As an erstwhile successful video cassette rental business owner, stuck in history, Oliver could only let himself to be humiliated. His bosom friend, Satyan, then pitches in reminding Oliver of his untold extraordinary story. Satyan also helps him to catch up with digital ways.
Tired of constant humiliation by Antony, Oliver makes a serious attempt to update his knowledge of smartphone and its amazing possibilities, with the much-cherished hope of improving his relationship with his son. Oliver, obviously, is one of those old generation guys, who would struggle in daily life with the automation all around, for anything from banking to paying utility bills, at an age when it is indeed difficult to remain nimble and sharp. Needless to say, an unintended fumbled swipe of Oliver’s phone lands his son Antony into a problematic situation – a social media accident, which costs him his professional career.
Kuttiyamma, Oliver’s wife, whose rusticity comes out of its shroud, unfortunately, on an auspicious occasion, in front of important guests at home as Antony ridicules his father for blabbering unscientifically.
Bogged down by the drudgery of unappreciated housework and neglect, she couldn’t help screaming out loud, reflective of the disturbances caused by the digital revolution that entered their lives. The lack of compassion from the young and the world alike in handholding the old generation in the journey ahead begs our deep attention in that moment.
The movie that then veers into a melodramatic path and to a fictitious bump, largely to personify the protagonist, mars the innocence it donned until then. The inlaid shots shown along with some credit lines are not rooted in the great mission the film had started with. The film approves the relevance of social media while still highlighting the sanctity of relationships. It speaks very little about the boundary conditions that are difficult to maintain in the mutually exclusive space they exist.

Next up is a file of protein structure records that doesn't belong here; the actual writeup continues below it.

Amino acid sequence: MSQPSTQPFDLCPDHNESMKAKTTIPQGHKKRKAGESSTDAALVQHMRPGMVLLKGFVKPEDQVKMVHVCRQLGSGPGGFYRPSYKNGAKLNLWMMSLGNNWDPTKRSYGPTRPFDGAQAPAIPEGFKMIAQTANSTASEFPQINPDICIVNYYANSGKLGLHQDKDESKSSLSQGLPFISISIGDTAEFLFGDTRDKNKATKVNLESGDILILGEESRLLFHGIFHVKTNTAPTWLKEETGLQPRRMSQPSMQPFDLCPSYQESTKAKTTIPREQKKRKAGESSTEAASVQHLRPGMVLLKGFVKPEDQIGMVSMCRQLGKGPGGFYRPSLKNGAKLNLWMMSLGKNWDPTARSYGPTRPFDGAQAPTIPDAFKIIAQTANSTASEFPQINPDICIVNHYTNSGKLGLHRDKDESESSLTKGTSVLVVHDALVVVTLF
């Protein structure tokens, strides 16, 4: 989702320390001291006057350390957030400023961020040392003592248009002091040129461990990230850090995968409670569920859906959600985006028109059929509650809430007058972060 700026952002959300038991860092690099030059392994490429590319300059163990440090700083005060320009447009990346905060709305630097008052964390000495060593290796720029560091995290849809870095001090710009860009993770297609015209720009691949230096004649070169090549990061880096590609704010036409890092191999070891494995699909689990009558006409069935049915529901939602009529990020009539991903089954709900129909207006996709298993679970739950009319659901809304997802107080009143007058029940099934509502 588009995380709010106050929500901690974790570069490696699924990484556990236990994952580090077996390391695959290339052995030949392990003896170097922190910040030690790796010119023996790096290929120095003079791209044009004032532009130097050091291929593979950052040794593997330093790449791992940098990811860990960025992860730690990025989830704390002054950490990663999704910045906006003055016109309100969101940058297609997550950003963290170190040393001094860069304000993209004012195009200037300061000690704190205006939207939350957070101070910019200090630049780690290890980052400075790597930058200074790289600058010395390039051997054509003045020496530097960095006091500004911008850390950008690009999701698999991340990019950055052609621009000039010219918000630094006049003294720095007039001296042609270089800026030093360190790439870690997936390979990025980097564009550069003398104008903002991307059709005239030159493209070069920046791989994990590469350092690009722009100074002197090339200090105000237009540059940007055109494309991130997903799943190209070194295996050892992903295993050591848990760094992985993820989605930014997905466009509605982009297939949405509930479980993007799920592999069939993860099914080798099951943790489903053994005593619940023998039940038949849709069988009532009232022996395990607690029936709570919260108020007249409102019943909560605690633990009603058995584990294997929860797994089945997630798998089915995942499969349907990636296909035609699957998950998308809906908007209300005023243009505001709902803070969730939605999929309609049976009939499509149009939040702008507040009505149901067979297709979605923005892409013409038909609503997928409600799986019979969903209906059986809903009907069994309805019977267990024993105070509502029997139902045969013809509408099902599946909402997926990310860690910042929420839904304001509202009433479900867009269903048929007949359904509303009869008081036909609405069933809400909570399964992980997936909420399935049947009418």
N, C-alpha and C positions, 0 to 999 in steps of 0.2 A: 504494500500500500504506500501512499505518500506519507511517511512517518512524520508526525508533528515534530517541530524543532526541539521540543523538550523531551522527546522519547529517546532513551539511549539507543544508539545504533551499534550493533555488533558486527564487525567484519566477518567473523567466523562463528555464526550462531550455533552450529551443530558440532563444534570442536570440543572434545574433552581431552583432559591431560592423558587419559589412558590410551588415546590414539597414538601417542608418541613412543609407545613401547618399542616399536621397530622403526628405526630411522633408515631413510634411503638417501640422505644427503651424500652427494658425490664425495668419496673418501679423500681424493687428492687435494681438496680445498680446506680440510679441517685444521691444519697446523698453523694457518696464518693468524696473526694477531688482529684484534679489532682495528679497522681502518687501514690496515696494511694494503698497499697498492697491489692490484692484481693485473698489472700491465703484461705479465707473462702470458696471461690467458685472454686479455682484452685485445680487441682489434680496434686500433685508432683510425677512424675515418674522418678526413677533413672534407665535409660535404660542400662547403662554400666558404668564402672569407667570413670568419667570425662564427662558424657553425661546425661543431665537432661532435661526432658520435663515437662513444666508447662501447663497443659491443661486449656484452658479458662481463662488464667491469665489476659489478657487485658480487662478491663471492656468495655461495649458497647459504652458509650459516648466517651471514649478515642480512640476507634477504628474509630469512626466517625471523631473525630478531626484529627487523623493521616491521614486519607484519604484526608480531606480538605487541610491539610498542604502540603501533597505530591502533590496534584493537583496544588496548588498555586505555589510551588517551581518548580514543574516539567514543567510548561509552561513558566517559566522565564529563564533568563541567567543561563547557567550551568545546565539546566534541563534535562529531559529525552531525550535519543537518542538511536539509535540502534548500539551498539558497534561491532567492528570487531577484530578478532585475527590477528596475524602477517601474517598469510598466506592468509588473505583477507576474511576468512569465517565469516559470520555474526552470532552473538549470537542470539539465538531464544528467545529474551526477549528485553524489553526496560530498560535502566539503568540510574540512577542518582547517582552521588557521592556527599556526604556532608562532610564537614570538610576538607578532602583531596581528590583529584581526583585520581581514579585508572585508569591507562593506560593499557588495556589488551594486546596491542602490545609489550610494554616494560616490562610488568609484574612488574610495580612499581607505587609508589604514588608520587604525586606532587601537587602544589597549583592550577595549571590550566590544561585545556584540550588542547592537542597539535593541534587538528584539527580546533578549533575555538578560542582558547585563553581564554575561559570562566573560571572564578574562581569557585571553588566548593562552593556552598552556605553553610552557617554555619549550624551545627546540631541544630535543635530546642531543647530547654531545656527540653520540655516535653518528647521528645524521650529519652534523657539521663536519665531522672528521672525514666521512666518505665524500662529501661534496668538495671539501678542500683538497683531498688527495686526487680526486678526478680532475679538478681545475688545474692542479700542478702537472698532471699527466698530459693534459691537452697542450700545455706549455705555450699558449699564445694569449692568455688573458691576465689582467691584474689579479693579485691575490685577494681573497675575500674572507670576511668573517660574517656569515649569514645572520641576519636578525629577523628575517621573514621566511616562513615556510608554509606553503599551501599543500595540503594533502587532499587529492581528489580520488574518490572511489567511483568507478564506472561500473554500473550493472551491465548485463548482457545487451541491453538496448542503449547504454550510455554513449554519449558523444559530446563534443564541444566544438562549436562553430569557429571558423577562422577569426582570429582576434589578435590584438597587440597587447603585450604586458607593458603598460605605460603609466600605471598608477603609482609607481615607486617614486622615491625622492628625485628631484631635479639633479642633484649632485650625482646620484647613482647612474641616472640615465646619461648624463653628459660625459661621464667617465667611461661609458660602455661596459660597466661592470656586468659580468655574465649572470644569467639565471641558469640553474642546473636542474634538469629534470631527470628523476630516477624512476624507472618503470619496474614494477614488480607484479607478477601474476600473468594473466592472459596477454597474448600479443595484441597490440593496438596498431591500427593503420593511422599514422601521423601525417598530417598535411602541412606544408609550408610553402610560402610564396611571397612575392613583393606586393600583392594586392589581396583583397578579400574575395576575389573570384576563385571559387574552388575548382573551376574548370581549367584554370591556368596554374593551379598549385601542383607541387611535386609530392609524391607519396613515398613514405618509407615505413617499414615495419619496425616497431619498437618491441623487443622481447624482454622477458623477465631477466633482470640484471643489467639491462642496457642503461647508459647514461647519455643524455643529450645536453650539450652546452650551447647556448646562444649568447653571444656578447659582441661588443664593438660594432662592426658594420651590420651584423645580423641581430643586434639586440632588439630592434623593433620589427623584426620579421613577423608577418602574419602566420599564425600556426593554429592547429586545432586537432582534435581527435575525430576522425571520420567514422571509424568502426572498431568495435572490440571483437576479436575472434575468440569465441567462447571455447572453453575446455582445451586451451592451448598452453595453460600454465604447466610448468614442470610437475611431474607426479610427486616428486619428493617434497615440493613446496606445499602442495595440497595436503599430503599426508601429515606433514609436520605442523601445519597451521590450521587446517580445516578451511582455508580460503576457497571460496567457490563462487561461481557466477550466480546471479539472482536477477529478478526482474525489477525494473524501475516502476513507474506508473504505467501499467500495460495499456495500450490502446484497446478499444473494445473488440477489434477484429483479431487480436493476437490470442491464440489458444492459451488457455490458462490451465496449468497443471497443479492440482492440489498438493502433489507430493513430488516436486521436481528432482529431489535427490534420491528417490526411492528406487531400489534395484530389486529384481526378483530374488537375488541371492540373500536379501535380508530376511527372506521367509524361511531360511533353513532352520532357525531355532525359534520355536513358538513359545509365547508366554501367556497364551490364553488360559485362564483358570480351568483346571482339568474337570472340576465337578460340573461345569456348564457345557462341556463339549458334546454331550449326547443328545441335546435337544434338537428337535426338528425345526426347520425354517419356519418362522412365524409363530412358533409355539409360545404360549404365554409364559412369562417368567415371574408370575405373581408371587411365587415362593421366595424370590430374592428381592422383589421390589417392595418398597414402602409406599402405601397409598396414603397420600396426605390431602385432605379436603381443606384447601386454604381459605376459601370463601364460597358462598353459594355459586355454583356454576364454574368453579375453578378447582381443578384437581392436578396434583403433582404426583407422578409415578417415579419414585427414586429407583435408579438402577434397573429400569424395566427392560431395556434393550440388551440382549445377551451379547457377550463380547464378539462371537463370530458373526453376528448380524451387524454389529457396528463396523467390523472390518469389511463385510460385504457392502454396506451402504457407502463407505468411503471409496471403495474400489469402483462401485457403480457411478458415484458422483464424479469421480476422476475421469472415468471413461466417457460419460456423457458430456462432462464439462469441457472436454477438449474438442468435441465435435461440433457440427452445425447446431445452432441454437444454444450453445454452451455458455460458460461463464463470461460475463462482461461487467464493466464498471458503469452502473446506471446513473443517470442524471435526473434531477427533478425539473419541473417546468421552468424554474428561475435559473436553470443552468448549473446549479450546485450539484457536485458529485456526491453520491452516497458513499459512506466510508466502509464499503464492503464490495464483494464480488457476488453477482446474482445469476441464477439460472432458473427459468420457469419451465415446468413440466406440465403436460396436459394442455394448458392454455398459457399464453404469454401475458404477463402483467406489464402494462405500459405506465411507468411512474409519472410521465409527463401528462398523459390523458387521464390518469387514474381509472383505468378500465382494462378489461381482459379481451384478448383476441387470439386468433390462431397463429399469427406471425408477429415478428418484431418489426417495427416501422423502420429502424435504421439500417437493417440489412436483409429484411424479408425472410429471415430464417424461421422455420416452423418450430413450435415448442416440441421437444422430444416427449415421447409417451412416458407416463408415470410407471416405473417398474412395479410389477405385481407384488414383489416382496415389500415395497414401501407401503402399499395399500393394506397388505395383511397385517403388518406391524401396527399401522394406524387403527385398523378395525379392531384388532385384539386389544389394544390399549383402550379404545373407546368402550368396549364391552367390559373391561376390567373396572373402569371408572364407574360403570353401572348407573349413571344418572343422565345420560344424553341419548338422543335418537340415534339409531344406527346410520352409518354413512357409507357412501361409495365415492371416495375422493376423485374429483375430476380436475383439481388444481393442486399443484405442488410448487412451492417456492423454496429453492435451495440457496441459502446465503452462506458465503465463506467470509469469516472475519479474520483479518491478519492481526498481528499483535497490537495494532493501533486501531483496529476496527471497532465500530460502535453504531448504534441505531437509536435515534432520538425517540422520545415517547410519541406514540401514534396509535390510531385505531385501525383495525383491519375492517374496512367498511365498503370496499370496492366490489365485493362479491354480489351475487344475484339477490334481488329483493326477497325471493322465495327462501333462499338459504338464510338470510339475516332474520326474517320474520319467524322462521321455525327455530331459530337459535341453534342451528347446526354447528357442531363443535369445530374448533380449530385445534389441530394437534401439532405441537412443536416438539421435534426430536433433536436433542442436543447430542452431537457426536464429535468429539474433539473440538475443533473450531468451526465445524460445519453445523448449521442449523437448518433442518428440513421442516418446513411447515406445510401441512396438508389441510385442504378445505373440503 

‘#Home’, at the end, becomes a light-hearted movie that shows us the goodness of family relations, and its changing shades in the pervasive technology push. The film has its moments of good humour too. Indrans as Oliver has given extremely fine expressions demanded by the character. A psychologist gets involved in the story at a certain point to put in perspective the perils of smartphone addiction, and reminds us of what we are losing on the go. It is a good takeaway from the movie for all of us, if we can ignore those fringes added to enhance the feel-good factor at the end.
(#HOME, Malayalam, 2021. Available on Amazon Prime)
(NOTE: All images are sourced from the official trailer of the respective movies and are hereby acknowledged. Pictures help the readers to connect easily with the story hint, and are used with the good intention of promoting the work. Objections, if any, from the owners of the productions, shall be communicated through the contact form, upon which the pictures used will be removed)
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Jazeela Sherif is an engineer turned CFO, a painter and a trained singer. Besides engineering, she holds an M.B.A, PhD, and an MSc in Financial Engineering.